Although Shakespeare lived and worked in London for much of his adult life, the forest of his childhood in Stratford-upon-Avon haunted his imagination. Forests are an important part of his dramatic world as places of escapism, flirtation, love, but also danger and violence. Calixto Bieito’s new work Forests – part of the World Shakespeare Festival – has a promising concept, exploring the use of the forest setting in the canon, examining with the richness of its symbolism.
The piece has two distinct phrases which represent the opposing characteristics of Shakespeare’s green landscapes. Firstly we enter the joyous, liberating and love-filled forest. The stark set – one large tree housed in a square black bin-lined container – is bathed in the warm and bright glow of Tim Mitchell’s lighting design. The actors enter formerly dressed in suits, jackets, high heels, but gradually strip these away, conveying a sense of freedom. Snippets of As You Like It and Twelfth Night, amongst other plays, create a world of lovers interacting, a sense of playful community. This is a fun and stimulating place to be in, although all the exuberant running and chasing around the stage eventually becomes wearying.
In the second phrase all of this changes: in an impressive set-piece the tree is raised up and the box which contains it is pulled apart by the cast in a manic frenzy to reveal a large mound of earth which covers the stage. The forest becomes a dangerous place, one which echoes with Shakespeare’s darker passages, with lines from King Lear, Othello and Timon of Athens.
In this way, Bieito does successfully convey the contrasting worlds of Shakespeare’s forest settings: the imagery is effective as are the textual choices. Cutting Shakespeare’s verse out of context allows us to hear it anew; Richard II’s rallying reaction to the threat of civil war on English soil becomes Roser Cami’s angry response to a murky and violent world. Yet the reshaping of text might have gone far further. Entirely stripped of context, the most famous speeches can function a little like an emotional jukebox; and though delivered with skill by an impressive cast – in both Catalan and English – their intensity can be alienating rather than affecting.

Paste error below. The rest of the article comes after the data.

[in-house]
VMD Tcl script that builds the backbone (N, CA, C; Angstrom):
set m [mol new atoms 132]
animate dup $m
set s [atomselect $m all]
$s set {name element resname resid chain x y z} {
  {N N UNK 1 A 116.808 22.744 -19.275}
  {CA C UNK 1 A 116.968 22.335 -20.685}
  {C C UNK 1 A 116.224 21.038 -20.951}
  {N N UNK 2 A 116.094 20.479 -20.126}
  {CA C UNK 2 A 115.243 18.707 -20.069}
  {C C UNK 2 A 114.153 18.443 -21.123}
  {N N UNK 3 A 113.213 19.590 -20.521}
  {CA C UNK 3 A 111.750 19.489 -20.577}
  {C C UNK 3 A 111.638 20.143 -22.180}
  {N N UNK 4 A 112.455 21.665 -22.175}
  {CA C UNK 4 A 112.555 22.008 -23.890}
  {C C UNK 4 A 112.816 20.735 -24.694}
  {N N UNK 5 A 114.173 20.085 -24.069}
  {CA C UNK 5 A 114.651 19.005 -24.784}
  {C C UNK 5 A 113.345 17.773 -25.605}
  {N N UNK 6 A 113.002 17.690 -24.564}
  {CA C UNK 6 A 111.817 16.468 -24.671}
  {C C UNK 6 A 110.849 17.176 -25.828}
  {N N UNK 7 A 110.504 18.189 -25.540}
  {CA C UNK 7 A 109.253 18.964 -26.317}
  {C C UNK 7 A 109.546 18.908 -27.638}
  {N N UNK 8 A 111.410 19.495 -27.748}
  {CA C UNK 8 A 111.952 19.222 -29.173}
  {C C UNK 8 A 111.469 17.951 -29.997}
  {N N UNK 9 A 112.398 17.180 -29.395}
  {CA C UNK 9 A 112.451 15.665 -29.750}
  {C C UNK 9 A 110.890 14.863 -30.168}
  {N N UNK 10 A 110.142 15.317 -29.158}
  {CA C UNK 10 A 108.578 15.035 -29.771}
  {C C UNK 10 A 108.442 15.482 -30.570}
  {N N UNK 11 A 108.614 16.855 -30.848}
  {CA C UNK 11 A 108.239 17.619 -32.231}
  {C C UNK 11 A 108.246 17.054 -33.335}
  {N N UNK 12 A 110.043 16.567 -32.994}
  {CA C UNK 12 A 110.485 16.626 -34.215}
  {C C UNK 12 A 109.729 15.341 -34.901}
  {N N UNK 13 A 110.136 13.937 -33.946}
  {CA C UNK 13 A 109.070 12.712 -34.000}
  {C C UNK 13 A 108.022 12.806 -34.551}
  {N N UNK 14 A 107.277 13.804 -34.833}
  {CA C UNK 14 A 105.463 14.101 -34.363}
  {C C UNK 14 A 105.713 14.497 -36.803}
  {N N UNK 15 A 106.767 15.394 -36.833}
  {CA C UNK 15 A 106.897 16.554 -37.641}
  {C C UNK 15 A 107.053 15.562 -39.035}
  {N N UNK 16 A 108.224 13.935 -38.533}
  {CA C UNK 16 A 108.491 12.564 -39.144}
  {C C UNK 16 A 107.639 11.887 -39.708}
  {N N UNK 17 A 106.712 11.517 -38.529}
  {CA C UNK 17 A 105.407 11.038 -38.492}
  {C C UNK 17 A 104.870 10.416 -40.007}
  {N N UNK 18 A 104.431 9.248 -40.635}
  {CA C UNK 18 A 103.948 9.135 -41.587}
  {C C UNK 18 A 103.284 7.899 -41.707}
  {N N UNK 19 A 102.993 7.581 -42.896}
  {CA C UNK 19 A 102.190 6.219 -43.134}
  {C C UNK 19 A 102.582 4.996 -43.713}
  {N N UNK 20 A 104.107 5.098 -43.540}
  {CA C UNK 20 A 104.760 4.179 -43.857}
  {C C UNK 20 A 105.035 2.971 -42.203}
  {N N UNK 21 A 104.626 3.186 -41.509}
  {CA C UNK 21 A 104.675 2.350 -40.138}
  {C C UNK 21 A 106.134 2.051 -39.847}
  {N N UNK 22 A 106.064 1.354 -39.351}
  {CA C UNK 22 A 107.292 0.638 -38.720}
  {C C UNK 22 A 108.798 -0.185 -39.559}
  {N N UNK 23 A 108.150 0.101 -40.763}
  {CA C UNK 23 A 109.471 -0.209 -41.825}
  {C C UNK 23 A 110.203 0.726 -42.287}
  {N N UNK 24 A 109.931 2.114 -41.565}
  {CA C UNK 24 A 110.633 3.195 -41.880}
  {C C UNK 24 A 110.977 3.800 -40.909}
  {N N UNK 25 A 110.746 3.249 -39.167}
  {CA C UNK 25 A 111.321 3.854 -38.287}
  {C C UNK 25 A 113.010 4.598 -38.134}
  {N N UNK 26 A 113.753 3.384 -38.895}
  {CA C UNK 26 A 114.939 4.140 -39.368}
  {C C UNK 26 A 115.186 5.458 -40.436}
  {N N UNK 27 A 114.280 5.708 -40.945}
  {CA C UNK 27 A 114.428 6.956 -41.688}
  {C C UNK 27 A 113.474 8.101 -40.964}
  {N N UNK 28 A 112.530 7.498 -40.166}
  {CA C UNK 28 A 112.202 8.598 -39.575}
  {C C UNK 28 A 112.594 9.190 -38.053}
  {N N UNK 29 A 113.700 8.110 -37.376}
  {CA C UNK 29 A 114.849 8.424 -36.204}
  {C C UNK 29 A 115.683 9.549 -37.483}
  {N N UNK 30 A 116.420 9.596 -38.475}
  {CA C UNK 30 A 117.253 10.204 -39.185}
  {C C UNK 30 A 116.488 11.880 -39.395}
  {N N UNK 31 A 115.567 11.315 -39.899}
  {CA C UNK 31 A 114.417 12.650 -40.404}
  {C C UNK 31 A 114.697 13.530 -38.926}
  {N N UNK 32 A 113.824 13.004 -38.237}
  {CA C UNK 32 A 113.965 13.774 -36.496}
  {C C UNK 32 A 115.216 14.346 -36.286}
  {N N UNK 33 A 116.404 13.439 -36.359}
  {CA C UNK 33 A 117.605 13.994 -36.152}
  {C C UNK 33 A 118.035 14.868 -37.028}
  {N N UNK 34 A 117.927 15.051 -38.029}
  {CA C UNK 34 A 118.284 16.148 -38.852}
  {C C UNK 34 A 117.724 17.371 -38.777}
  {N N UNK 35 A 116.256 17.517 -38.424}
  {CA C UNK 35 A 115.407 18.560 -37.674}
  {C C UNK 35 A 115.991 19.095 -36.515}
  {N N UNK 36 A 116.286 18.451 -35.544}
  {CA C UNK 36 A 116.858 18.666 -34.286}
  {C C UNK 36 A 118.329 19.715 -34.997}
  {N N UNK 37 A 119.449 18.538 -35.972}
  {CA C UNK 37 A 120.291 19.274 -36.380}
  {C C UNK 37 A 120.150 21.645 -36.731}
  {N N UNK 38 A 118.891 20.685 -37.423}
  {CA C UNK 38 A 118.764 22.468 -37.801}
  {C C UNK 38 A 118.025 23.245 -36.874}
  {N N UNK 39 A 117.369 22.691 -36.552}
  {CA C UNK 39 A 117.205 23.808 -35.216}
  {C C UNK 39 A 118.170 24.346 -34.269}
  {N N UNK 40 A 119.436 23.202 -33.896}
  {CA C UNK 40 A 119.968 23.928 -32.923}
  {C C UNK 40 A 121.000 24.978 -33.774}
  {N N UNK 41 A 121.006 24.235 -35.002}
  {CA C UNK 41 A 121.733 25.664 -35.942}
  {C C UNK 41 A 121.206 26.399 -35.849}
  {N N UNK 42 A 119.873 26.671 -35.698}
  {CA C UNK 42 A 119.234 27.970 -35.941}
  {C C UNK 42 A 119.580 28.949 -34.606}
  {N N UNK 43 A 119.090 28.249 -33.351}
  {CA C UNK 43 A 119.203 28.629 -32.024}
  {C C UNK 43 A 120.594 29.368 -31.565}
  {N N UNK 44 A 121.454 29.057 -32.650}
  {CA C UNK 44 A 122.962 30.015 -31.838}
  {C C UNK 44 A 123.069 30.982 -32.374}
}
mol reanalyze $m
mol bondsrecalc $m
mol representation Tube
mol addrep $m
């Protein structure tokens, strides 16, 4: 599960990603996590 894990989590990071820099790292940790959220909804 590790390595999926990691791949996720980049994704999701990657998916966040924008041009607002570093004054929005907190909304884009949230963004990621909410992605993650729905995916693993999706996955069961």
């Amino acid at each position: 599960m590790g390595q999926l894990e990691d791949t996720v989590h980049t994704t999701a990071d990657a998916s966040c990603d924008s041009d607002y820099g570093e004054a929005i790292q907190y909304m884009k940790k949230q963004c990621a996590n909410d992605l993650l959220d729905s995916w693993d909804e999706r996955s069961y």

The production’s gendering is also problematic. Much of the violence in Shakespeare’s forest worlds is threatened or perpetrated by men against women: Lavinia’s rape and mutilation in Titus Andronicus is perhaps the most extreme example. Yet in Bieito’s repurposing, the majority of extreme violence is female against female. Katy Stephens strips a frightened Cami and gags the singer-songwriter Maika Makovki, who accompanies much of the production. In a mixed gender production, only Cami’s full-scale nudity occupies significant stage time – with a crude play on the word ‘bush’ at one point. There is not a clear enough meaning or aesthetic attached to these choices with the result of making this female aggression and nudity feel gratuitous.
Perhaps searching for a dramatic climax, Bieito widens his lens, patching together Shakespeare’s language of mortality and loss. This move away from forests, from landscapes of any kind, leaves the potentially exciting themes of the forest setting – about climate change, urban and rural living, man as animal – feeling underexplored. Though the production is studded with moments of beauty, this loss of focus, this over-reaching, works against it.